Paddy Jackson denies rape under cross-examination
Ulster and Ireland rugby player Paddy Jackson has denied raping a woman and then agreeing a version of the incident with his friends, as he was cross-examined at the trial in Belfast.
He said he had been "pretty drunk" but insisted the woman consented to sexual activity, adding she "was enjoying it".
It was his first appearance on the witness stand on day 27 of the trial.
Mr Jackson and fellow Ulster and Ireland rugby player Stuart Olding deny raping the same woman on 28 June, 2016.
Belfast Crown Court was told that players had both been at Ollie's nightclub in Belfast hours before the alleged attack.
The pair were among eight people - four men and four women - who went to Mr Jackson's house after the club.
The prosecution has alleged that when the woman went upstairs to retrieve her handbag, Mr Jackson followed her and raped her.
However, Mr Jackson insisted that she had followed him upstairs, a short time after she "ran her fingernails down my right arm" in the downstairs living room.
He was asked by his defence barrister, Brendan Kelly QC, whether he had forced her to engage in sexual activity.
"No. I wouldn't do that," said Mr Jackson.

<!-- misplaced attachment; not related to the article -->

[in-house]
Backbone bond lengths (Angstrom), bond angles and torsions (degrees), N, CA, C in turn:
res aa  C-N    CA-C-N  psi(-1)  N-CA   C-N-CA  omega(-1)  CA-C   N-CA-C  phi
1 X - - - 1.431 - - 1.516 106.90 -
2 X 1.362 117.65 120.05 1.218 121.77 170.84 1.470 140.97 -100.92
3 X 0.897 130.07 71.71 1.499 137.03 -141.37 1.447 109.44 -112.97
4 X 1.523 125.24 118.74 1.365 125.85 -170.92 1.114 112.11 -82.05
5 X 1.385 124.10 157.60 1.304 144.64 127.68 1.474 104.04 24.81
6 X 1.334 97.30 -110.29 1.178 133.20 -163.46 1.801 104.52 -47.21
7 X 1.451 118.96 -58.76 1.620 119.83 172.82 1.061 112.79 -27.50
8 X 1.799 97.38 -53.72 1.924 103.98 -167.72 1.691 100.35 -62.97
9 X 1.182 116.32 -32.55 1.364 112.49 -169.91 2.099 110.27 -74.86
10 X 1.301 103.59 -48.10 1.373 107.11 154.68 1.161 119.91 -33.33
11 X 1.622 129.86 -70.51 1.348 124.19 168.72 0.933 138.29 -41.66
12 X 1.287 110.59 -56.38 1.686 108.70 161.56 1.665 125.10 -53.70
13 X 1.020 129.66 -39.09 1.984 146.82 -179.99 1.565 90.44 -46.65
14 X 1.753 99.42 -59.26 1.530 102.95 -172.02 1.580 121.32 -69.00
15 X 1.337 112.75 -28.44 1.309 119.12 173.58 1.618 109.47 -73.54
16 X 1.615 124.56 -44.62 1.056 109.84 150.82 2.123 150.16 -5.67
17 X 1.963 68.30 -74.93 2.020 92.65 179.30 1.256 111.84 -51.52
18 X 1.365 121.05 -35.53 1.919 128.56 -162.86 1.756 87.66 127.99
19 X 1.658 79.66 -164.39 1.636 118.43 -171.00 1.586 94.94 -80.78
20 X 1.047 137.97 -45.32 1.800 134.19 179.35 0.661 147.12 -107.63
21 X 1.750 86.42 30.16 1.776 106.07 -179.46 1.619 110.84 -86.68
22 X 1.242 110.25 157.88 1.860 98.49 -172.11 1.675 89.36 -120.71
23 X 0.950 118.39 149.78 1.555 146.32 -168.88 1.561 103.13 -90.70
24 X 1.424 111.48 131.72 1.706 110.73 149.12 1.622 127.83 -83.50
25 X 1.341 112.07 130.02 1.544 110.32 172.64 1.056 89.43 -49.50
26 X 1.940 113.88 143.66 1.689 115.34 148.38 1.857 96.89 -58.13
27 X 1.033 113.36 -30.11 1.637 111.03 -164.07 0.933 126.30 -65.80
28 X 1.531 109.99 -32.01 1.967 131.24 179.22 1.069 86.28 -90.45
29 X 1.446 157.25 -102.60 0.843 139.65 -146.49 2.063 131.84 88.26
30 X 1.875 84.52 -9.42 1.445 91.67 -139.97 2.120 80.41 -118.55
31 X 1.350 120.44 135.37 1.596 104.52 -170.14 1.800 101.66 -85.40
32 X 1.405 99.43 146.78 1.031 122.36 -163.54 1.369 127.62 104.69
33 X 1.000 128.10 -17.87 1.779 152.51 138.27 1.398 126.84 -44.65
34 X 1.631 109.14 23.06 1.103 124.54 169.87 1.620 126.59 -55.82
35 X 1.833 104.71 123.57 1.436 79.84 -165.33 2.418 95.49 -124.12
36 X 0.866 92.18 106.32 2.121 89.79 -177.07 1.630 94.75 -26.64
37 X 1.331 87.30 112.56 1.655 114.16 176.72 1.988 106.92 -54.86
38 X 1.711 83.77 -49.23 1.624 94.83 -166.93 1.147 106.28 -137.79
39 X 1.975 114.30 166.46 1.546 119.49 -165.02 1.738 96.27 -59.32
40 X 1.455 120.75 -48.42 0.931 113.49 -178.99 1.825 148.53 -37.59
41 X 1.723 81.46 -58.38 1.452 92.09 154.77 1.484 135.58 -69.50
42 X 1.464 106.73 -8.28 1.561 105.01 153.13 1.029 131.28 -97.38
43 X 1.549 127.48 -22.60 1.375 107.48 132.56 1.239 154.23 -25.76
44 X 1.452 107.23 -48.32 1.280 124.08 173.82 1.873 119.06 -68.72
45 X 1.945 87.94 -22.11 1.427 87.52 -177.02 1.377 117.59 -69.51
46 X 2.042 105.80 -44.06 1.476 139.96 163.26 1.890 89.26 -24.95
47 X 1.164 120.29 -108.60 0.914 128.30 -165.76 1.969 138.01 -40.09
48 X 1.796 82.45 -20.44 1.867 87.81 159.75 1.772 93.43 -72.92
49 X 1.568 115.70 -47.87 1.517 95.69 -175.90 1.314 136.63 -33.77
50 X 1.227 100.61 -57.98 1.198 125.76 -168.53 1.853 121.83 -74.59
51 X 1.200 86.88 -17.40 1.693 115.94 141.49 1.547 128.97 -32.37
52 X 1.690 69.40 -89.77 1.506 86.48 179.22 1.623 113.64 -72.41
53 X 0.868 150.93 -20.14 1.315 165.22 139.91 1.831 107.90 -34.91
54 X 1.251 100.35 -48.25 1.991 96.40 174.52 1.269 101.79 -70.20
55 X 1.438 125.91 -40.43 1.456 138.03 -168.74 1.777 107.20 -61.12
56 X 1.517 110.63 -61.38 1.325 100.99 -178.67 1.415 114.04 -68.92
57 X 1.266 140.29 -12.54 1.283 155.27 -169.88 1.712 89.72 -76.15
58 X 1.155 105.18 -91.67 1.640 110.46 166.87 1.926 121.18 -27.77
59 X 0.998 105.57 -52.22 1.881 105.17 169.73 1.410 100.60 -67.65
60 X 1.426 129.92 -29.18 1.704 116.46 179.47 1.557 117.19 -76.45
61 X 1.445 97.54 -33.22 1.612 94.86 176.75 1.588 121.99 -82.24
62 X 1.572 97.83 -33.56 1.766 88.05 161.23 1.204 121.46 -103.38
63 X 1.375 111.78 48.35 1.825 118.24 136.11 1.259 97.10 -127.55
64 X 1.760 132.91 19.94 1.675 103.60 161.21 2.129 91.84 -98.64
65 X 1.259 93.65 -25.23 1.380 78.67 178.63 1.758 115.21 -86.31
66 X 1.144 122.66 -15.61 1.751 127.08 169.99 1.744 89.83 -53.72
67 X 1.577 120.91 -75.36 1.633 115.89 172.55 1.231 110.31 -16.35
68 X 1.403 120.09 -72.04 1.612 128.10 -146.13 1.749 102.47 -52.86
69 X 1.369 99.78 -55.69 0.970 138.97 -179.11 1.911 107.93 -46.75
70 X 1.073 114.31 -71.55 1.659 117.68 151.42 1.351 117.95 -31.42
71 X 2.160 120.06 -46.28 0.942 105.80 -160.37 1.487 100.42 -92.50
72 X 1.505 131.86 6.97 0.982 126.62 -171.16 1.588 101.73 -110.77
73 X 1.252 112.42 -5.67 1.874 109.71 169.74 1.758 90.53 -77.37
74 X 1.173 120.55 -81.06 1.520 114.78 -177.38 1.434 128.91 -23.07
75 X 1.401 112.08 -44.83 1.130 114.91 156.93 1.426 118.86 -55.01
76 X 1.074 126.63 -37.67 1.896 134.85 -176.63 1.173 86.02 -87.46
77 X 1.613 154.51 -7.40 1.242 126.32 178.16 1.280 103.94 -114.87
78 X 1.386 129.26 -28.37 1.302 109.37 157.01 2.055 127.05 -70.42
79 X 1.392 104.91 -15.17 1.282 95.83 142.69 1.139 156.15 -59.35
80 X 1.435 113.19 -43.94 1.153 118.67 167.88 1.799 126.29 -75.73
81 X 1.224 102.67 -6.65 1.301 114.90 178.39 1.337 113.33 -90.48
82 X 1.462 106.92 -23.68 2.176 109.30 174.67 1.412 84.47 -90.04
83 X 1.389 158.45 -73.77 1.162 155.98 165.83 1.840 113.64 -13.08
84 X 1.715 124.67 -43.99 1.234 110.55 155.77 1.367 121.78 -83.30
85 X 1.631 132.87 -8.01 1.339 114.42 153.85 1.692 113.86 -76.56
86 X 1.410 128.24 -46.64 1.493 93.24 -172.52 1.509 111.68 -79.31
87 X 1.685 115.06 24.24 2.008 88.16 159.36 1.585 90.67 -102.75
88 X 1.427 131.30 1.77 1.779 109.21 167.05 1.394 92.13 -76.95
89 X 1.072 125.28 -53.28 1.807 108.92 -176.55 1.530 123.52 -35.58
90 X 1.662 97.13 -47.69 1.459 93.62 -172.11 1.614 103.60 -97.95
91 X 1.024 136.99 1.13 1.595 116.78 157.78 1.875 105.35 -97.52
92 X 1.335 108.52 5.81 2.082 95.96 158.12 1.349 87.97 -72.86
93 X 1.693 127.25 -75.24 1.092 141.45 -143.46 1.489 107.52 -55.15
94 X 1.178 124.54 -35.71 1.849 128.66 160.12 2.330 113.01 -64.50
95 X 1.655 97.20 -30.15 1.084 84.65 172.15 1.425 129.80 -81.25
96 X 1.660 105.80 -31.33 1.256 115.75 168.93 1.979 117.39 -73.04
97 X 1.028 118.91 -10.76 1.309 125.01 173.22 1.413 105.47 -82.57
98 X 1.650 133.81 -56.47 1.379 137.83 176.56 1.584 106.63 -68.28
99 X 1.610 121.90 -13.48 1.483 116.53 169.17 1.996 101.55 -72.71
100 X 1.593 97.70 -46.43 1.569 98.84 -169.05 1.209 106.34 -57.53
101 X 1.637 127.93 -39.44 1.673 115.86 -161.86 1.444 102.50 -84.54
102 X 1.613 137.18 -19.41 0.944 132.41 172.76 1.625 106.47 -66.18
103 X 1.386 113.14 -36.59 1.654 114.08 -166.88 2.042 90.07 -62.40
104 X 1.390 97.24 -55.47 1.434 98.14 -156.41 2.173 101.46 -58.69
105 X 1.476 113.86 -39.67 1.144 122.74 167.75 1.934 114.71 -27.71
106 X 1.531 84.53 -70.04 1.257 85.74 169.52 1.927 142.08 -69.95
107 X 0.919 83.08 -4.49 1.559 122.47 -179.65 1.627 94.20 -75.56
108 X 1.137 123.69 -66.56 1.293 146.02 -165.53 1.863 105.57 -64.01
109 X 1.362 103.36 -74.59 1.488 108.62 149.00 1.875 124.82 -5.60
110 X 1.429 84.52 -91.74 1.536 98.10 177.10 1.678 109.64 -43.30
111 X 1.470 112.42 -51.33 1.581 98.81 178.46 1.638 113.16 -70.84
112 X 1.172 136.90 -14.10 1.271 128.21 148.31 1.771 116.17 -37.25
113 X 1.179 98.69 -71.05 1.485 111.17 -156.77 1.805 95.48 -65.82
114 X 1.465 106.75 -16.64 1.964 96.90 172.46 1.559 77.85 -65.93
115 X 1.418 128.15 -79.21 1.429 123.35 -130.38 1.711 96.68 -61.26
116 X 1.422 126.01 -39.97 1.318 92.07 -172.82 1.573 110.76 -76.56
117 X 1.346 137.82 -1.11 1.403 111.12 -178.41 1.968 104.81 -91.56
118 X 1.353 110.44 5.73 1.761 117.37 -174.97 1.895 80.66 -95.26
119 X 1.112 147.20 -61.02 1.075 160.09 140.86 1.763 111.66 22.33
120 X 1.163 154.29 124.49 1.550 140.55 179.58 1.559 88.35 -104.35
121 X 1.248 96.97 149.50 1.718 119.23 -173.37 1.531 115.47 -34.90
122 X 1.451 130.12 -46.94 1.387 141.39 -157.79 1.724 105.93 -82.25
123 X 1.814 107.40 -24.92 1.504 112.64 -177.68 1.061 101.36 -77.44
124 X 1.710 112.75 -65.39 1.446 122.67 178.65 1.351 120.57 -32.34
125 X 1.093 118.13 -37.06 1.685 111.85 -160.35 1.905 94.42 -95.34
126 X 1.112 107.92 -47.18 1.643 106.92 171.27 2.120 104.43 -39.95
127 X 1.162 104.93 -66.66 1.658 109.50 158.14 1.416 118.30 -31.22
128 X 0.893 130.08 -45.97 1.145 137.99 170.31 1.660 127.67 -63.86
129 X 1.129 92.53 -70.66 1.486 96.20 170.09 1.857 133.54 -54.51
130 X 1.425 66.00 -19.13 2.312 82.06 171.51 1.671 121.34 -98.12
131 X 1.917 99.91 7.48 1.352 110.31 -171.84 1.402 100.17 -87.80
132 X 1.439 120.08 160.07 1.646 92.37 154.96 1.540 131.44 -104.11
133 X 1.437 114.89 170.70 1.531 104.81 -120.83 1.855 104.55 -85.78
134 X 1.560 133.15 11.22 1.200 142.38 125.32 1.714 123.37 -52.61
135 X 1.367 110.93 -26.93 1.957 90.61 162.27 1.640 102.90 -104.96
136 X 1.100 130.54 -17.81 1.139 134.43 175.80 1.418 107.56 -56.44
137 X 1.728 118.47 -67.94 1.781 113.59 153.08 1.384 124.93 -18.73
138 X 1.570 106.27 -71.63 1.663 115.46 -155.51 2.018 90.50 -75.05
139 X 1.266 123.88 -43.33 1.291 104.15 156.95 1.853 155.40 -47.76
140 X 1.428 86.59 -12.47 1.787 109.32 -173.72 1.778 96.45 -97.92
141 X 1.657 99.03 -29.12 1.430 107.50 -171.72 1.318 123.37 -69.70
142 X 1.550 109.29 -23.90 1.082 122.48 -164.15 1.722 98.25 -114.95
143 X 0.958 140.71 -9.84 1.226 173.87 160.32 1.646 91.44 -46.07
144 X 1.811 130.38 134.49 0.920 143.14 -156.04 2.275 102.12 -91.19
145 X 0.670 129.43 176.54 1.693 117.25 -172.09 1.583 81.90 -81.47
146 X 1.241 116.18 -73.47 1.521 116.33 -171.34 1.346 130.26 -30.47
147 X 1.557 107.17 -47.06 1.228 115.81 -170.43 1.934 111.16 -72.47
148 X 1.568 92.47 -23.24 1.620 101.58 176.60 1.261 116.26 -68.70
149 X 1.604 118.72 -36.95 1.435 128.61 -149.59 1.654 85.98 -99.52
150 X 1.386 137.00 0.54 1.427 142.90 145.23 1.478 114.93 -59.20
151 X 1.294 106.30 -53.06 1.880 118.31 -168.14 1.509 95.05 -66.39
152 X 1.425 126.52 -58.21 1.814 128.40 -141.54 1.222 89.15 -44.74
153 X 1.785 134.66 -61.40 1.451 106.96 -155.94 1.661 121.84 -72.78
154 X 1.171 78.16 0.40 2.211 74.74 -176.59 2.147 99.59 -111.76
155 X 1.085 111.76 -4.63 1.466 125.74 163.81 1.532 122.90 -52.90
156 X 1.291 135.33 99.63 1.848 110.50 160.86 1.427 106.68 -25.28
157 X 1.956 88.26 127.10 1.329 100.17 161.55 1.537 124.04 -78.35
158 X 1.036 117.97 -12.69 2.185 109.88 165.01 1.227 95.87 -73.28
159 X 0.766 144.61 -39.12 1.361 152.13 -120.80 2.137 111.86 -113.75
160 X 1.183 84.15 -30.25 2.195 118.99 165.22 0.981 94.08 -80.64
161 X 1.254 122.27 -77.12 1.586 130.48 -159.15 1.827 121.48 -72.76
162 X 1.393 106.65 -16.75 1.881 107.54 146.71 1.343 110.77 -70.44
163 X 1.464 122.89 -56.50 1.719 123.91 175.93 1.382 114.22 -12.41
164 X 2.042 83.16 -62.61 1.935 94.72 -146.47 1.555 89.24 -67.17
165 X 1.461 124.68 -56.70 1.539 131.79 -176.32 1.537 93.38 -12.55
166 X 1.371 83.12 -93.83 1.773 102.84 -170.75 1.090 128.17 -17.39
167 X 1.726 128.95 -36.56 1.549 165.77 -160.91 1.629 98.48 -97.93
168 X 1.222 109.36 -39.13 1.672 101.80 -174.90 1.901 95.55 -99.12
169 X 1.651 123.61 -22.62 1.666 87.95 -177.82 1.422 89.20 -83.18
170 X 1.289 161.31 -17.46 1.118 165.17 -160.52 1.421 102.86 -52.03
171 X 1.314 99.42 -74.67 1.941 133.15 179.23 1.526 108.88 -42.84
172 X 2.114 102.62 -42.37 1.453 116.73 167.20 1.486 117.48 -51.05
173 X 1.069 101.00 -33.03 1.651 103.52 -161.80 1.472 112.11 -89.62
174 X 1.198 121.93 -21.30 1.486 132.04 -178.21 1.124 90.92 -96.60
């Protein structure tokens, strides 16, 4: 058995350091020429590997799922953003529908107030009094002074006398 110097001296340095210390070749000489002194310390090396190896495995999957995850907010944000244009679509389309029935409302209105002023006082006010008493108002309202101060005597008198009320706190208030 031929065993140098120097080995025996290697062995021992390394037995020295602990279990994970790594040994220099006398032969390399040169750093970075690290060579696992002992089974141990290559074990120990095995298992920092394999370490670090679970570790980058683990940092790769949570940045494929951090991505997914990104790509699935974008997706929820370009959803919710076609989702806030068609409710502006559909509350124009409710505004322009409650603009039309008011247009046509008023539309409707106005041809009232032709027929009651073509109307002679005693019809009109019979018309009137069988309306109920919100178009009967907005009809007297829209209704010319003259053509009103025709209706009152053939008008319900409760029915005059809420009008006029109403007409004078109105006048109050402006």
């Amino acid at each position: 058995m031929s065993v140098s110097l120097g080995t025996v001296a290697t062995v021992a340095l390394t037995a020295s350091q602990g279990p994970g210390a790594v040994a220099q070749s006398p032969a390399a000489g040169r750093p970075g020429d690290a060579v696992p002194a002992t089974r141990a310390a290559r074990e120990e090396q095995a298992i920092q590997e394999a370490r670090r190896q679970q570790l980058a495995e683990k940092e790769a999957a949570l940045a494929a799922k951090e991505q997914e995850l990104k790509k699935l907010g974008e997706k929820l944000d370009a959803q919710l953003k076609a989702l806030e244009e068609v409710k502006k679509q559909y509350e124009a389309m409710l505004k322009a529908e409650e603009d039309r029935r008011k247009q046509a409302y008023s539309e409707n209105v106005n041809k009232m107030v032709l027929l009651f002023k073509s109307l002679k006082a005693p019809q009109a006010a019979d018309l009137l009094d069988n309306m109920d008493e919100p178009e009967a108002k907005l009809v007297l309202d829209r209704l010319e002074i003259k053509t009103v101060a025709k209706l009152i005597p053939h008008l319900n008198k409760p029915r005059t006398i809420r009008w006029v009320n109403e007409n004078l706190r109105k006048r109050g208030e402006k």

He later added: "She was enjoying it."
He said he touched her sexually and she performed oral sex on him, but insisted he did not engage in sexual intercourse with her.
He said he looked for a condom, after she asked him to do so, but he searched his bedroom and could not find one.
He said Mr Olding later came into the room and she switched her attention to him, performing oral sex on him.
Asked by his defence barrister if he had encouraged or forced her to do this, Mr Jackson replied: "No."
The player, who has 25 caps for Ireland, told the court he was not a violent person.
"I've never been in a fight. I'm not an aggressive person," he said.
He insisted all of the sexual activity he engaged in had been consensual and said he had not been aware that the woman had left his home upset about what had happened.
"The last thing I want is a girl crying and leaving my house," Mr Jackson told the court. "I would have completely freaked out.
"I would have gone to help her. If I had known she was upset, I would have tried to contact her."
Under cross-examination, Mr Jackson again denied forcing himself upon the young woman and asking Mr Olding to join in.